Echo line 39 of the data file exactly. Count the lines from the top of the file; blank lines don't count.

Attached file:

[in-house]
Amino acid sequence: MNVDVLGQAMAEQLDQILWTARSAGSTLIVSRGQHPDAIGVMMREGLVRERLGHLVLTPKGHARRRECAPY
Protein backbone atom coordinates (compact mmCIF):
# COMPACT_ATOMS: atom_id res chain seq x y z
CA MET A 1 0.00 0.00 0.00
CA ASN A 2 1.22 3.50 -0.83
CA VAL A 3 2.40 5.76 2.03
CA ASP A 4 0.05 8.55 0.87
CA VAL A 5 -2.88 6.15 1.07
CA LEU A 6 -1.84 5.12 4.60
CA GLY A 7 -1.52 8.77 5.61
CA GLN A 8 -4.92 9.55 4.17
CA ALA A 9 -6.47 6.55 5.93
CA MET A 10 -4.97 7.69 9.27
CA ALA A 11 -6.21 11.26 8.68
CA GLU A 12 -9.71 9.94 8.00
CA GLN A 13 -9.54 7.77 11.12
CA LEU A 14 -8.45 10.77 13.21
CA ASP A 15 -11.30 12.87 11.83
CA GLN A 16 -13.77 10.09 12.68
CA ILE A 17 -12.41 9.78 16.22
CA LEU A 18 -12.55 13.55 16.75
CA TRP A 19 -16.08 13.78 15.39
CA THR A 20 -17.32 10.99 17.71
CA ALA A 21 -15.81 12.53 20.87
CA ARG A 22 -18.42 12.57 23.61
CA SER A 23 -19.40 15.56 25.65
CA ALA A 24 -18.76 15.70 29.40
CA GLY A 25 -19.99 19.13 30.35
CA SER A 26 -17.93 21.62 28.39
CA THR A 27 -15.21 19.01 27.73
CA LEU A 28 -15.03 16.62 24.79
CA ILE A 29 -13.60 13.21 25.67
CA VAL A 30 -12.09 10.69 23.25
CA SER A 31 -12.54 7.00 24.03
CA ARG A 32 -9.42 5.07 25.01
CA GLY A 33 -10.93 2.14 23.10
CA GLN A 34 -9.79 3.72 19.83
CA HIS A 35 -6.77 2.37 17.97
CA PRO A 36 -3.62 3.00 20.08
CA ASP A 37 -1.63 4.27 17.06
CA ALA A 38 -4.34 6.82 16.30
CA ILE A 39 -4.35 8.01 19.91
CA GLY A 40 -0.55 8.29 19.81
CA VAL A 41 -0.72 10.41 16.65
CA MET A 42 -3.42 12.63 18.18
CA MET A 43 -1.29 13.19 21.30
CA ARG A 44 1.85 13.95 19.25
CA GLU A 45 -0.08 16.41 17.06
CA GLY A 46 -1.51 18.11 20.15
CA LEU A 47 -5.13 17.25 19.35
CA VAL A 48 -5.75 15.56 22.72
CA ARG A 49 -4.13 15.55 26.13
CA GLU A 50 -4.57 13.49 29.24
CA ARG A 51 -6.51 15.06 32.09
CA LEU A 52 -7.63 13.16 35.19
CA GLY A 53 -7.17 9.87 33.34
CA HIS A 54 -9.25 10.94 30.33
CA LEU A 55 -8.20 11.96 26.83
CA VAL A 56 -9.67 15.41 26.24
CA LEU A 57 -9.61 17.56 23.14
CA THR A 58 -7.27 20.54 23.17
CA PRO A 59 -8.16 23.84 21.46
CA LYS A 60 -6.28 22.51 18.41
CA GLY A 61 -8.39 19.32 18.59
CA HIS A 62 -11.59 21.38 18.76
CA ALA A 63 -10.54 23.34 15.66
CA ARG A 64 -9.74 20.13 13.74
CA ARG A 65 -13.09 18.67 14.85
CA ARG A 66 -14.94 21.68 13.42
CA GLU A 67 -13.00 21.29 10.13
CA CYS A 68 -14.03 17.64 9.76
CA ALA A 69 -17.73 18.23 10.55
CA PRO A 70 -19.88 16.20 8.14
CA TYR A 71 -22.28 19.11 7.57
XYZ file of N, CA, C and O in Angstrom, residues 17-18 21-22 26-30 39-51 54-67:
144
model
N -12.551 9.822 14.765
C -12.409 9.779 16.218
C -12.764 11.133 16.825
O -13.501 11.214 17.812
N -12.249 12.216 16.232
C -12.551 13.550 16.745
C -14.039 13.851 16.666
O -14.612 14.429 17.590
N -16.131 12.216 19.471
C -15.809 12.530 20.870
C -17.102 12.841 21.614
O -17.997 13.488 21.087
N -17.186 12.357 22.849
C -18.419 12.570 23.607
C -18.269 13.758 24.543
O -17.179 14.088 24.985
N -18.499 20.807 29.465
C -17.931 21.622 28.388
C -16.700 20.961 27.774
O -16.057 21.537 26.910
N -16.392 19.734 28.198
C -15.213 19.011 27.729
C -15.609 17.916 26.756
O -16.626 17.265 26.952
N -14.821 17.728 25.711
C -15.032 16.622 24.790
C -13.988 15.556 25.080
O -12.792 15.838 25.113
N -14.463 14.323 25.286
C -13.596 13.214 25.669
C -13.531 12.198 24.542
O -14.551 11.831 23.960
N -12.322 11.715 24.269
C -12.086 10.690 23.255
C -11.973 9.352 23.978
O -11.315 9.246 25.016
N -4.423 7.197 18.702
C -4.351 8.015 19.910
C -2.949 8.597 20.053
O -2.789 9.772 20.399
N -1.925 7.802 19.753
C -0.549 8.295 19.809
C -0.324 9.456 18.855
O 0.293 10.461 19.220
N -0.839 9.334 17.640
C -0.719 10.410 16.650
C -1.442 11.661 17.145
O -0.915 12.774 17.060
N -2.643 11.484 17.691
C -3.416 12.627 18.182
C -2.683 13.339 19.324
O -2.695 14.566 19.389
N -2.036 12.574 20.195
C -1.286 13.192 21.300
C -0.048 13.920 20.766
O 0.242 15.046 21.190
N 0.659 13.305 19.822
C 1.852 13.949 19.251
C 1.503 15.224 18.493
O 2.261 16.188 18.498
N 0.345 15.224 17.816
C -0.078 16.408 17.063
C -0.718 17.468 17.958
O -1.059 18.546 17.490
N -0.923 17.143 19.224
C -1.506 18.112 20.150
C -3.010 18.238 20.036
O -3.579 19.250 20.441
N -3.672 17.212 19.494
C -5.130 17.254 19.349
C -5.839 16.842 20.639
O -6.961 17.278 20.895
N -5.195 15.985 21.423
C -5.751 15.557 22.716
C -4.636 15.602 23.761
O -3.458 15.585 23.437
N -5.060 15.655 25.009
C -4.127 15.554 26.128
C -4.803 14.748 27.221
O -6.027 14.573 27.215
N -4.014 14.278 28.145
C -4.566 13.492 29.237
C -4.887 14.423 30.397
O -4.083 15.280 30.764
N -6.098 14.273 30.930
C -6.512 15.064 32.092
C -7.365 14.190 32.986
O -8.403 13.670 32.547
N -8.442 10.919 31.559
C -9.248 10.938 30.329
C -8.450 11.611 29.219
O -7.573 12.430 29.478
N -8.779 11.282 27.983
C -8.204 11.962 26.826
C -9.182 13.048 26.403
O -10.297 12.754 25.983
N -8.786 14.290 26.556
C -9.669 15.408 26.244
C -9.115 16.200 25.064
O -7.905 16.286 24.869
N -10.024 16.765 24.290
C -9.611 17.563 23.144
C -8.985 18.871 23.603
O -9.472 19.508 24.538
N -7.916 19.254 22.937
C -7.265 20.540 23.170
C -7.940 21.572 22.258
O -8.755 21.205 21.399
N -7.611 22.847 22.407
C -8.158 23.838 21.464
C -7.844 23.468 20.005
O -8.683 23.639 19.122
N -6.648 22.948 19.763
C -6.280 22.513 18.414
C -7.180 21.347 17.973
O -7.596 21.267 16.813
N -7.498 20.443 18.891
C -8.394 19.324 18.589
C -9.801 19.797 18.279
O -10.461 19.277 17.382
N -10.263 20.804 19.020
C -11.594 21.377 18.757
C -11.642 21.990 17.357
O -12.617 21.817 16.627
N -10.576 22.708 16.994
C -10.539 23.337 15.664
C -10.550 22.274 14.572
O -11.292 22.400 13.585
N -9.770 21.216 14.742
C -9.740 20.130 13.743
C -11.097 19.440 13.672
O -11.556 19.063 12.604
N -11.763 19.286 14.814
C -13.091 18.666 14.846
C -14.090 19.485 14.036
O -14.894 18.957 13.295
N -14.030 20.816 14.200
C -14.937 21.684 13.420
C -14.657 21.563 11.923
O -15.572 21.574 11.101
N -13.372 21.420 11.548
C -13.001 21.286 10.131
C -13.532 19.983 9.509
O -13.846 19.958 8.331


CA HIS A 35 -6.77 2.37 17.97